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10 Questions to Ask at the End of an Interview

Interview ending with a handshake

Find out what kinds of questions to ask, and how they can work for you.

At the end of an interview, employers often ask “Do you have any questions for me?” You are then expected to have a few questions in return. Instead of asking about starting pay or what benefits they offer, take this opportunity to ask meaningful questions that will reflect your interest in the position you’re applying for. It’s your chance to seek answers that will help you decide if the open position is a good fit for you. Consider the following questions as a starting point.

Questions About the Company

1. What do you like most about working for this company? - This is a great question to ask because you'll get an insider’s perspective. Think about what’s most important to you in a career: teamwork, professional development opportunities, growth, etc. See if any of the answers you receive match your career ideals.

2. What kinds of changes has the company seen in the past few years? - All companies go through changes. In the case of the COVID-19 pandemic, many organizations have gone remote, with a slow transition back to in-person. Consider the following:

  • How has the company worked with its employees to ensure a smooth transition back to in-person work?
  • What kind of IT support is provided for home-office computer setup if remote work is still incorporated? What internet speeds and accessibility do I need to perform my job well?
  • If working remotely, how do managers ensure they support those they supervise? How do they build team enthusiasm?

3. Where do you see this company in 5 years? - It's essential to understand a company's vision, whether it's a startup or established. Ensure you are familiar with its goals and expectations. Is the company looking to take risks and expand, or stay in one location?

4. What kinds of professional development opportunities does your company provide? - This question will show the employer that you’re interested in growing within the company, and possibly taking on other roles as you progress. Some companies provide internal training, while others may have funding set aside for conferences or external learning platforms.

Questions About the Job

5. What do you think is the most challenging part about this position? - It's essential to know the challenges you may face on the job, and be willing to work to find solutions.

6. What personal and professional traits are you seeking in an ideal candidate? - See if the answer you receive matches your personality and work type. Do you already have the necessary qualities, or are there some you are willing to develop?

7. How will my success be measured, and what kind of performance review can I expect? - Understanding how your manager will give constructive feedback, whether through scheduled reviews or more informal methods, is crucial. Consider if you've discovered a helpful way to discuss your goals and areas of improvement with a past employer, and how new methods might be incorporated.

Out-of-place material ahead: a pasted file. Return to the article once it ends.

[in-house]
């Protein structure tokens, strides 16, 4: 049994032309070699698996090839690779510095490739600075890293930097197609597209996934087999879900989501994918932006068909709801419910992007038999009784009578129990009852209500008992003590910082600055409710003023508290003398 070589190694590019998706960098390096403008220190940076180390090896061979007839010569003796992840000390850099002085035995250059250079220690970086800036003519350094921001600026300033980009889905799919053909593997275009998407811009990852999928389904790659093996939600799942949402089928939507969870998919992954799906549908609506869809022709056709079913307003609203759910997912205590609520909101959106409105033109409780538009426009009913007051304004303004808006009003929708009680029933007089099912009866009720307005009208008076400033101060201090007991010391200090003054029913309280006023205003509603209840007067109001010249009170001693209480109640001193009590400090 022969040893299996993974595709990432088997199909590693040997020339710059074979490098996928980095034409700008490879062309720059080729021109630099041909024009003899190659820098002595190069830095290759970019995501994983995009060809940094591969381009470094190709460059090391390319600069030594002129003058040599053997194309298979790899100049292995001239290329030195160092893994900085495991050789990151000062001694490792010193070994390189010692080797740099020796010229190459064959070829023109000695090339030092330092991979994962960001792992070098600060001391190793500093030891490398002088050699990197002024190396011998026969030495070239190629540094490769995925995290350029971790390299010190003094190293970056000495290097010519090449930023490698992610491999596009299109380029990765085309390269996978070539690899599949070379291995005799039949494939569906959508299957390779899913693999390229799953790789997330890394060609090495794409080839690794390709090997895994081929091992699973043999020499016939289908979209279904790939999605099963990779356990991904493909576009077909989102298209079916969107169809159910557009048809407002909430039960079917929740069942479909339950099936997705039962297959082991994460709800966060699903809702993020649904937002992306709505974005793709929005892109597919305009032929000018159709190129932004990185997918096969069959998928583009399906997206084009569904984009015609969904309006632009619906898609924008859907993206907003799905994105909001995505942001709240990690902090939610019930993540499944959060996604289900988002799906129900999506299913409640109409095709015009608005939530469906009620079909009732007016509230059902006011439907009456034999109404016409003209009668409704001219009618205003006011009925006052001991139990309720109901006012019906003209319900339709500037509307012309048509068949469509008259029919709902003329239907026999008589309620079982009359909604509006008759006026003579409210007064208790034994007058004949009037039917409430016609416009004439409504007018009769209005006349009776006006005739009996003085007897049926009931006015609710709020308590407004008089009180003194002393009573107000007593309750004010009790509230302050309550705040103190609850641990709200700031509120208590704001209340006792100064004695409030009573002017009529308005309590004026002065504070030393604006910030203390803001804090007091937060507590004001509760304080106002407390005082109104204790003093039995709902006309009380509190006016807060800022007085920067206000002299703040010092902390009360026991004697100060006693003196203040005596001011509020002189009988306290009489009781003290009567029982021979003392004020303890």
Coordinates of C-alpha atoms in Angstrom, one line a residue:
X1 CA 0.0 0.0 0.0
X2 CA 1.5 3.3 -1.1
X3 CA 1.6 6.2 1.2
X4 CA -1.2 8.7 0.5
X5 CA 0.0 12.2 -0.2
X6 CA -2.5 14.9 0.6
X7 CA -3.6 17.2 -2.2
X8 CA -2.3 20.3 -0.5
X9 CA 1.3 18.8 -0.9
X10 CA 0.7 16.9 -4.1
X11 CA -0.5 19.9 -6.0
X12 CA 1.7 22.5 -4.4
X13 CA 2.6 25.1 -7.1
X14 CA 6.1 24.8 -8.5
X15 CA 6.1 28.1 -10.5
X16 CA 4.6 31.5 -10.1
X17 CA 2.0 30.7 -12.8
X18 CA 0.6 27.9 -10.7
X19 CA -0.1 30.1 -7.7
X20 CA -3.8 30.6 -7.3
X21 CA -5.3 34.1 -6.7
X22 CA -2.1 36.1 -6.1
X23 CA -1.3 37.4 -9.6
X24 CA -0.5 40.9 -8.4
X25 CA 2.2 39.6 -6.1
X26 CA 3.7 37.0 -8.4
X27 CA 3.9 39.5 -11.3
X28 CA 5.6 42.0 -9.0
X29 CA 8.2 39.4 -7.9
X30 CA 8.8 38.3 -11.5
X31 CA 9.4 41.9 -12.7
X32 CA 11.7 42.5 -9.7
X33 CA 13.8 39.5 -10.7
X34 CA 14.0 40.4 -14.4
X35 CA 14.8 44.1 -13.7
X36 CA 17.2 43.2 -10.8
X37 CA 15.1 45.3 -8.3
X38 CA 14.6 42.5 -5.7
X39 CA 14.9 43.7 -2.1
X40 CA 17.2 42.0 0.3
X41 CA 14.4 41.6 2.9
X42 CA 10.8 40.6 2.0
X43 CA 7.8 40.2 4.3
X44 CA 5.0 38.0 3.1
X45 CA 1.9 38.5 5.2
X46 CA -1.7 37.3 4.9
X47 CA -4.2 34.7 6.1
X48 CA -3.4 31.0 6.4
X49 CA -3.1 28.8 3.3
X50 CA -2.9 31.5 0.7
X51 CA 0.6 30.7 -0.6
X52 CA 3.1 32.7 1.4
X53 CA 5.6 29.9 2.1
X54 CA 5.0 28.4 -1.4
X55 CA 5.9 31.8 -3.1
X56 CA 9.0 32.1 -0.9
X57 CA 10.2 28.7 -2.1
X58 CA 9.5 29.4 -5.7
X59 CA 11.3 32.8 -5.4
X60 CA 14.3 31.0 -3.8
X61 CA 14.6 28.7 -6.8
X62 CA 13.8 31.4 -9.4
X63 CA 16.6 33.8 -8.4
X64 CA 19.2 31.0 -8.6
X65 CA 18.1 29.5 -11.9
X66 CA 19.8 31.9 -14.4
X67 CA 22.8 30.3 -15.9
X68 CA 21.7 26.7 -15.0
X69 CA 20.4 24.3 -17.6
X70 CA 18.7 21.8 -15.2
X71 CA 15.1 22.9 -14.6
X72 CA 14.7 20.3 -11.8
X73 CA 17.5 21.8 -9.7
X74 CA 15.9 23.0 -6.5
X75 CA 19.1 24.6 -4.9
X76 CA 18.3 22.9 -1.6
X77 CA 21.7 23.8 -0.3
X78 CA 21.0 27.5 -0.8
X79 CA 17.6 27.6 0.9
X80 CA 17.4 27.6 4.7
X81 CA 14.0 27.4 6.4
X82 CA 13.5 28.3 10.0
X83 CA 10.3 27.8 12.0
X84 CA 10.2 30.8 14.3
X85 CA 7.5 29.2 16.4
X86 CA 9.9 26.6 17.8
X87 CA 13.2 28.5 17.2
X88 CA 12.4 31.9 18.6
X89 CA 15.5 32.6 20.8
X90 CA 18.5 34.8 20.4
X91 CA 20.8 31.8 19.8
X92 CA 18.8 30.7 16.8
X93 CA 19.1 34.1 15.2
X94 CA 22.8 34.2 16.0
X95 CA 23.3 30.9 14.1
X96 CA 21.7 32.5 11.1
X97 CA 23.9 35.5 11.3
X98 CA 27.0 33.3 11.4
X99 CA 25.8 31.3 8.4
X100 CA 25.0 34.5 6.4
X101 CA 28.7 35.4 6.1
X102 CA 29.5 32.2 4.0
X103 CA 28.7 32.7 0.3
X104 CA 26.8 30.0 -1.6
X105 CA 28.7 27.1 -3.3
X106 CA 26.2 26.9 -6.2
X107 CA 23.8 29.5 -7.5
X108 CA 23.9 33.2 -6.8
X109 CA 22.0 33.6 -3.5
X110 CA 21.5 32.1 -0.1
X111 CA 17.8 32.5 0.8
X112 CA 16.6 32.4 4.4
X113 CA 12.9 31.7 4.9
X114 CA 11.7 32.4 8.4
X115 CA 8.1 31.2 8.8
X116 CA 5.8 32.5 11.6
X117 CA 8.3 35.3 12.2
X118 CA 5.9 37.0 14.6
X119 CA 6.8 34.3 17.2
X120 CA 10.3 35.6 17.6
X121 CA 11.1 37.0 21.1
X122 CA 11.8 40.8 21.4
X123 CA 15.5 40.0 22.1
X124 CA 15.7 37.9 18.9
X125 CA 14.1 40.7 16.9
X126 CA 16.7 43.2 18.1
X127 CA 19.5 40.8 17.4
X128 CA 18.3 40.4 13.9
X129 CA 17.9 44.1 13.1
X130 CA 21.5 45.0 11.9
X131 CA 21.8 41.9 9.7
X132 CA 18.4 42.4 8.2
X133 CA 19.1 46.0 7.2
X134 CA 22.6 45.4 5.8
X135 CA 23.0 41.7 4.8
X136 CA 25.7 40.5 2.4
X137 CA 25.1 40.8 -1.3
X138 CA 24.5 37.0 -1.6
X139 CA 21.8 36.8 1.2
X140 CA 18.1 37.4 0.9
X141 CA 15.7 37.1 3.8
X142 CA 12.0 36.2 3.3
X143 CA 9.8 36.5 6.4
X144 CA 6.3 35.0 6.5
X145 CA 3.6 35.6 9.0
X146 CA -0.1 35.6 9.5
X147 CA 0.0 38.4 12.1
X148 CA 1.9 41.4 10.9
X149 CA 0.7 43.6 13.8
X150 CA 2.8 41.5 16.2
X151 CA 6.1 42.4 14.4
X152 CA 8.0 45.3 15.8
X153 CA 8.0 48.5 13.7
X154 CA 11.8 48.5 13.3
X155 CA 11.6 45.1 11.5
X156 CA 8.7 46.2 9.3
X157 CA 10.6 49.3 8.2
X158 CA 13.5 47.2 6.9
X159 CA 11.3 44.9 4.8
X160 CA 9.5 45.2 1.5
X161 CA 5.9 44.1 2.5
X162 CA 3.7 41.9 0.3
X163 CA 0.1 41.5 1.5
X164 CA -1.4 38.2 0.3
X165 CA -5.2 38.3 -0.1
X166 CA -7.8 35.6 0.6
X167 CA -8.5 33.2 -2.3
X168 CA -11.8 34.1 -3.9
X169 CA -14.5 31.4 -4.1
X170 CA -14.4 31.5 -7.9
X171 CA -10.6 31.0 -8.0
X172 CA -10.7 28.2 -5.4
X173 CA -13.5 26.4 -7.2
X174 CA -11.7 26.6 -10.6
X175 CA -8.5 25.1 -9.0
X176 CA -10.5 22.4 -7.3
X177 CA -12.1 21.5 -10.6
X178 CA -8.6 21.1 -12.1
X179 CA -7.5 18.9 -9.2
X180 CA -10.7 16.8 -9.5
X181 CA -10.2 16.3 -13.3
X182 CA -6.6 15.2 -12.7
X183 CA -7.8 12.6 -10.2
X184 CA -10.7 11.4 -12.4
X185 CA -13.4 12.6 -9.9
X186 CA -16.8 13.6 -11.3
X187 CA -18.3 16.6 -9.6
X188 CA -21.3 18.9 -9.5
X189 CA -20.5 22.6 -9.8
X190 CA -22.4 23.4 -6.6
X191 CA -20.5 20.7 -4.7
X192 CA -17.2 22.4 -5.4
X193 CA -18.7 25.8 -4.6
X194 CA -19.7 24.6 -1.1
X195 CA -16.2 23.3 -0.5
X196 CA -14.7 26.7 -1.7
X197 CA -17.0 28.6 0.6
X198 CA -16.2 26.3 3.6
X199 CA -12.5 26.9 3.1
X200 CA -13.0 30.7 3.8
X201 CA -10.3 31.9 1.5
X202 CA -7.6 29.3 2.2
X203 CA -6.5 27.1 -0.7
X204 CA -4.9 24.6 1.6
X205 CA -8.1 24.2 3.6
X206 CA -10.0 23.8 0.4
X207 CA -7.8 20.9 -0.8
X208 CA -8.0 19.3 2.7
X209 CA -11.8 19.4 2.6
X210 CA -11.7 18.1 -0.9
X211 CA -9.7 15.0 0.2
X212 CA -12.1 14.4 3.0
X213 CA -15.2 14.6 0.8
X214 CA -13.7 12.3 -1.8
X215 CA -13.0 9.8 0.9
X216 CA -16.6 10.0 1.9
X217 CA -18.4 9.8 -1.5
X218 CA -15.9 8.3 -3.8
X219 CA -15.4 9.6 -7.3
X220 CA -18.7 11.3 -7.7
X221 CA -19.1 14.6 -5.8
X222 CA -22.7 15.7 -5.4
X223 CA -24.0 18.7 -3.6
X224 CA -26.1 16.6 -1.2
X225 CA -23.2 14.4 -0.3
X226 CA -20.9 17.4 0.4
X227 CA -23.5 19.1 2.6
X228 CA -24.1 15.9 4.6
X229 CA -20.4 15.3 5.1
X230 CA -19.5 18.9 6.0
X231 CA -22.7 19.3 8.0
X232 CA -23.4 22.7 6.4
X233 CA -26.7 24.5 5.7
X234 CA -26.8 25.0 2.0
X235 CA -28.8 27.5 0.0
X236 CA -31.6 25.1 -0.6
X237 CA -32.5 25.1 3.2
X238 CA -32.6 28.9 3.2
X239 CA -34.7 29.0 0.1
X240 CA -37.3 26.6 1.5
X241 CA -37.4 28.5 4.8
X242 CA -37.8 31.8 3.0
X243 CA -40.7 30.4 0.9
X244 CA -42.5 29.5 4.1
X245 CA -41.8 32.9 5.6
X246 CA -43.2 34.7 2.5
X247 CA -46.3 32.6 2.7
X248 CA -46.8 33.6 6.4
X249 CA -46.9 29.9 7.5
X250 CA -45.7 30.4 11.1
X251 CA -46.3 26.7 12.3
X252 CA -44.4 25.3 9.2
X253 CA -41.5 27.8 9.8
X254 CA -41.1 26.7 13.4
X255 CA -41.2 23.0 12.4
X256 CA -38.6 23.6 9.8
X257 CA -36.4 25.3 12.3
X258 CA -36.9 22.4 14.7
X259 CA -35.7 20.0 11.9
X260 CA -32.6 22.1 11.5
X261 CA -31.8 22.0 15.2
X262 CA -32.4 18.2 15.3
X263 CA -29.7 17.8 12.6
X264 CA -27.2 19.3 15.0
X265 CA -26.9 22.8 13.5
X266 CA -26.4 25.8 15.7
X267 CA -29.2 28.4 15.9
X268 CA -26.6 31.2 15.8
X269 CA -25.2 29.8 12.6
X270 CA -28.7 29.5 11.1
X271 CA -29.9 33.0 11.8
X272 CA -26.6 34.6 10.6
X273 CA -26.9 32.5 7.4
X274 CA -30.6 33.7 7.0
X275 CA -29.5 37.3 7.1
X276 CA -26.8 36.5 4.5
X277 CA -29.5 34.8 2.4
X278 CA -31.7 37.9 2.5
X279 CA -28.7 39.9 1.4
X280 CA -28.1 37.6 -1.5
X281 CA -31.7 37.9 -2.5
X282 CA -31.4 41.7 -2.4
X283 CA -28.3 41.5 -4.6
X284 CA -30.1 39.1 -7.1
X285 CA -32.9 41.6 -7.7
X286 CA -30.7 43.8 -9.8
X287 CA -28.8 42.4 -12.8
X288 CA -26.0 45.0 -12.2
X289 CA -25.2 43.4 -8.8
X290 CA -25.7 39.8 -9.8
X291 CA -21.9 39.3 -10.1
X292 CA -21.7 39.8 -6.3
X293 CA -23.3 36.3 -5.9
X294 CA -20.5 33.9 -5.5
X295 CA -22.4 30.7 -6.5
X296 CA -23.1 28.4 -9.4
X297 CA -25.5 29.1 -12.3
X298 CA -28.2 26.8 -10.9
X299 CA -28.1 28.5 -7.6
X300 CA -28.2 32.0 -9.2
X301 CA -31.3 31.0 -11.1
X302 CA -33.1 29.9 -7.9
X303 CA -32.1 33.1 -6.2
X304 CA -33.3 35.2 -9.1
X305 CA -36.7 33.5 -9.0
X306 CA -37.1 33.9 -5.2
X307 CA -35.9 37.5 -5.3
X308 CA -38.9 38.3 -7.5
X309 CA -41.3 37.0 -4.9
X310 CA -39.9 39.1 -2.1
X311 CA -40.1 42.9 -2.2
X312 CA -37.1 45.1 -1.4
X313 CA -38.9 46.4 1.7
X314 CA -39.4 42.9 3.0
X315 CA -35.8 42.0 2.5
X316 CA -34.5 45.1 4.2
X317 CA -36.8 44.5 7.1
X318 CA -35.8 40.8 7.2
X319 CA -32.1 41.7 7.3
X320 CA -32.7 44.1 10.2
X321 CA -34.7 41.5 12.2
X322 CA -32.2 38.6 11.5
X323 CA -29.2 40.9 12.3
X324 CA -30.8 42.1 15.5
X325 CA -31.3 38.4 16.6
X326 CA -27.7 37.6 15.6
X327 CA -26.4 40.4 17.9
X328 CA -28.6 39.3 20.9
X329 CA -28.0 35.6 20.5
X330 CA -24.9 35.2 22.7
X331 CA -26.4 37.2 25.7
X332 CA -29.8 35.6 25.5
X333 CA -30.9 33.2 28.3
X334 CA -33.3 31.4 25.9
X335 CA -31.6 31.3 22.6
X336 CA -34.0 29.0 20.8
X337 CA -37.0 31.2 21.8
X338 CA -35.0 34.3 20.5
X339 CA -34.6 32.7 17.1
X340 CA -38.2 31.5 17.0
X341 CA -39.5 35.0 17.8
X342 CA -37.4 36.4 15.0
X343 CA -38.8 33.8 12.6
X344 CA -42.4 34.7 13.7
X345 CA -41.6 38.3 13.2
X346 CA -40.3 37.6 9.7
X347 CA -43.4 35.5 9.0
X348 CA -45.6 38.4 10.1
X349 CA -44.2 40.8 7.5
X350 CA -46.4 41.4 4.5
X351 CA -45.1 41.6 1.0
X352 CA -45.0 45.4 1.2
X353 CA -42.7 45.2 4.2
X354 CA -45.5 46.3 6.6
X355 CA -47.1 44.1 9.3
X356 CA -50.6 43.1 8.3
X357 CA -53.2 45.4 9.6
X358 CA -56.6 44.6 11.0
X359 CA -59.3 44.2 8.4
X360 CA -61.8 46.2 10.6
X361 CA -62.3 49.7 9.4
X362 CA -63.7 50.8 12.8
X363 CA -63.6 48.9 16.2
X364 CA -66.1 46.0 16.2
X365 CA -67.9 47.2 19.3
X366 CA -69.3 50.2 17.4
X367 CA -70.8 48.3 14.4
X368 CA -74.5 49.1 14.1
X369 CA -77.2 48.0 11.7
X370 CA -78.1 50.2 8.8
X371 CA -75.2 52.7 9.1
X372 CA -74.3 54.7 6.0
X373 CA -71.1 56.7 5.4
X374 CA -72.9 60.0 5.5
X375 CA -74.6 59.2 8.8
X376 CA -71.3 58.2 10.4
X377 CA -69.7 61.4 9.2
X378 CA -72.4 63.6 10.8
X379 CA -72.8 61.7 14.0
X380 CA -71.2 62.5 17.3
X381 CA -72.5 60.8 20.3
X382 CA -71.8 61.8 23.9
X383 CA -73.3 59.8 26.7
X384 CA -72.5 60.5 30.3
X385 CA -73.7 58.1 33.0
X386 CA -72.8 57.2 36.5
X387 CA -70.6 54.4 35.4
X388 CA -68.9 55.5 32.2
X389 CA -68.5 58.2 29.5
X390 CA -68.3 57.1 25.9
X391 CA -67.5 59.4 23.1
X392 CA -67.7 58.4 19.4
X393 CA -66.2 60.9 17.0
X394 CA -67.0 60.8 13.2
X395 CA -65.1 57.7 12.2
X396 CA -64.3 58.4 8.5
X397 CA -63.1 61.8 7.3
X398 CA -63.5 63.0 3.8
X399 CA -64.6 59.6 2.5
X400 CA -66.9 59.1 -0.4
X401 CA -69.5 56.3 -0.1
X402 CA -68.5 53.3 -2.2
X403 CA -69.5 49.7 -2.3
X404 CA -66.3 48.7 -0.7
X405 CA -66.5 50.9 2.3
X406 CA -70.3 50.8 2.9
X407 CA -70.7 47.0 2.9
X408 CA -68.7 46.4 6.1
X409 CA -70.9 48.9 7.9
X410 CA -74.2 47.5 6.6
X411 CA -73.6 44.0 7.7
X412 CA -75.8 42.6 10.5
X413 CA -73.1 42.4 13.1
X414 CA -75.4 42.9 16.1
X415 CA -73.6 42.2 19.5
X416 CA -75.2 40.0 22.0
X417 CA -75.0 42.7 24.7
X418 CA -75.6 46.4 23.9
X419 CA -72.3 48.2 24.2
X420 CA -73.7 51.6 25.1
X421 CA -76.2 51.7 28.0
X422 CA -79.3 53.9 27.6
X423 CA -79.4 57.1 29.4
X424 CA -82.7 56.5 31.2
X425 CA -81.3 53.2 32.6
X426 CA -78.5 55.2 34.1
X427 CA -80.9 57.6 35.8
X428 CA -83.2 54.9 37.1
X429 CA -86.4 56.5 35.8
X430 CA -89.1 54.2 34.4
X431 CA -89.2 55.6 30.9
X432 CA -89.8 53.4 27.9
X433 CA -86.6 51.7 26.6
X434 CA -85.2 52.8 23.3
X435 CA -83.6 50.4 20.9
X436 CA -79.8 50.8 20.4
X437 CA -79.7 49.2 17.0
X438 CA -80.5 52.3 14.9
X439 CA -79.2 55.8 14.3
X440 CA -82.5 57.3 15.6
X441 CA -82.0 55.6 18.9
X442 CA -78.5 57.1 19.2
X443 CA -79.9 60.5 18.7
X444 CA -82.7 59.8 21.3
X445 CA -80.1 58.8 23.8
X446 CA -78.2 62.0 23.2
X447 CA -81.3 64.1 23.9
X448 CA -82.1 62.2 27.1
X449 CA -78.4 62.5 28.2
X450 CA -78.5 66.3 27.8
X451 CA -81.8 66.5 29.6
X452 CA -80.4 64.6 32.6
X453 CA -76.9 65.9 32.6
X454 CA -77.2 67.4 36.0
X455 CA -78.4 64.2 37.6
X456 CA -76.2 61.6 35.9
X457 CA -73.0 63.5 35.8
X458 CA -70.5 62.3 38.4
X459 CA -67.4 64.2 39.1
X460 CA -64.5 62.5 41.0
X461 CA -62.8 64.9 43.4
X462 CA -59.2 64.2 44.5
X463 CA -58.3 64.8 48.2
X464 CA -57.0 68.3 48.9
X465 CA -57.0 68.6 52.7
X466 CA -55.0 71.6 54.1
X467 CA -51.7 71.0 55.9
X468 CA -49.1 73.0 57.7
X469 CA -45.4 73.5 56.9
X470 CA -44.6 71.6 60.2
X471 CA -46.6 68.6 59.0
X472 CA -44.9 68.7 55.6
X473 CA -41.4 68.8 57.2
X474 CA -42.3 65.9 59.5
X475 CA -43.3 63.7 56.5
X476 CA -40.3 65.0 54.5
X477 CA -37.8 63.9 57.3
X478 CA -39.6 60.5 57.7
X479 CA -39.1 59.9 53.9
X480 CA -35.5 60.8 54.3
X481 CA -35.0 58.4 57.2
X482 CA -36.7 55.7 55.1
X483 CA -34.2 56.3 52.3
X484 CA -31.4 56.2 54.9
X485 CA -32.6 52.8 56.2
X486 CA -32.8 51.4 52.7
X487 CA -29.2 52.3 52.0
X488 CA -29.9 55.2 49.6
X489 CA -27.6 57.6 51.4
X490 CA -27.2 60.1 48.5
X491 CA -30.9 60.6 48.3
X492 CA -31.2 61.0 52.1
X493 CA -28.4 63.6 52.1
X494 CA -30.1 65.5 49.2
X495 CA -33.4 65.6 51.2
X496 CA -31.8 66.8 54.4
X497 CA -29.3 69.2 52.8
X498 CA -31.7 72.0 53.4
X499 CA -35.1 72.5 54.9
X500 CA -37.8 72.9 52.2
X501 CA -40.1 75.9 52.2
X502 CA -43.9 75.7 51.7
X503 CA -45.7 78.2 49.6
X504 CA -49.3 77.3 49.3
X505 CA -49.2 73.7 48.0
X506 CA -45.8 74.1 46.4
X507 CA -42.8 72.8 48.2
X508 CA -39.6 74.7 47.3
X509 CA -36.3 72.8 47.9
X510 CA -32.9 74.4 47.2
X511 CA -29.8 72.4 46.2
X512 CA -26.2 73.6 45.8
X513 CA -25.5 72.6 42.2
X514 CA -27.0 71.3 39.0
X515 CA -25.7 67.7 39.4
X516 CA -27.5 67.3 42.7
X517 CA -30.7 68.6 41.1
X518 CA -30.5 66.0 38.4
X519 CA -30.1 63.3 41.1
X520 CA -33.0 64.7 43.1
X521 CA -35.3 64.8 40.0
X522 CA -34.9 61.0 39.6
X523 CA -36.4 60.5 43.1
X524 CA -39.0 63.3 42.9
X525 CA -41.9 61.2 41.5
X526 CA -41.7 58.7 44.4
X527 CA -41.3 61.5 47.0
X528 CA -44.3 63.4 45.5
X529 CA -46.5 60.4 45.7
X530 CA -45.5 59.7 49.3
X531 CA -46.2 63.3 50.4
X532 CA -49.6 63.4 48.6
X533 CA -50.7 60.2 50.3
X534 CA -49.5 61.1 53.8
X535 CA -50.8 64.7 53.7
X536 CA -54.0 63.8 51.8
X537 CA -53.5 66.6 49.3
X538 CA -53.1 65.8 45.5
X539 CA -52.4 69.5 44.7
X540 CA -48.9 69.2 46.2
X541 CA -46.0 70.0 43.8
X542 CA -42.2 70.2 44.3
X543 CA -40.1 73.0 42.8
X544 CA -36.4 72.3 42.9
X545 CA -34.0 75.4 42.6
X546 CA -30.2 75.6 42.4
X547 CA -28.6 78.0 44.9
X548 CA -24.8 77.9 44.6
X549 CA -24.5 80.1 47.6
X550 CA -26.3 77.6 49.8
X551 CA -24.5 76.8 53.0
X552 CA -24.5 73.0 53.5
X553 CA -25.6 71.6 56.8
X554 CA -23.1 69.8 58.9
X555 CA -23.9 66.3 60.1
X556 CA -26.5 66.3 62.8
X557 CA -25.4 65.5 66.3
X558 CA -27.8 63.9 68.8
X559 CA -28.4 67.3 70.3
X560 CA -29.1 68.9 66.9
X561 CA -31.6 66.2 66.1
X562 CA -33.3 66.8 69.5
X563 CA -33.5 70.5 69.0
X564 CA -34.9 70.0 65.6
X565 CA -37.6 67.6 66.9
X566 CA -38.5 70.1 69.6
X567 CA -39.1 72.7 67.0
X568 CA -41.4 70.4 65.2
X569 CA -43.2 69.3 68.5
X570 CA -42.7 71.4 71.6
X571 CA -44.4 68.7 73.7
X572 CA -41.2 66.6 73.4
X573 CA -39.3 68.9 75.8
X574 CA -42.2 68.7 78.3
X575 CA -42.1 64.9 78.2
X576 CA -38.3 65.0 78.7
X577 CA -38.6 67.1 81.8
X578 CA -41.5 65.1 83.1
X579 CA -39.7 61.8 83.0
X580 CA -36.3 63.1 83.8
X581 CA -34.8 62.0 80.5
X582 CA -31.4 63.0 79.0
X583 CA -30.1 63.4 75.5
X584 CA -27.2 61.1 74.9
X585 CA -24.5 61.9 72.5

Questions About the Hiring Process

8. What are my next steps in the application process? - Asking about the next steps will show potential employers that you are interested in the position and believe you’re a good fit. As it can be challenging to connect through phone or email, take this chance to ask in person.

9. Can I clarify anything about my resume or interview answers? - This invites the hiring manager or committee to review your resume one last time before the conclusion of the interview. It also allows them to reflect on the past few minutes with you, and determine if they’d like to know more about something you discussed.

10. I'd like to follow up with you in a few days. Would you prefer a phone call or email? - This creates accountability and will show employers you are serious about the position. They will expect your correspondence, and will more readily have an answer for you if you give them a timeline.


Consider these final key points:

  • Personalize your questions. When asking, put yourself in the role of the preferred job candidate to help both you and the employer visualize what having you in the position would look like.
  • Work with what you have already built during the interview conversation. Think of something that stuck out to you during the interview, and focus your questions around that topic.
  • Don’t ask questions just to ask questions. Consider what you really want to know about the company, its associates, the culture, etc. Plan these questions out in advance so you aren’t asking questions that are quickly answered by visiting the company's website.

For more information on what questions to ask and why, check out this article and youtube video.

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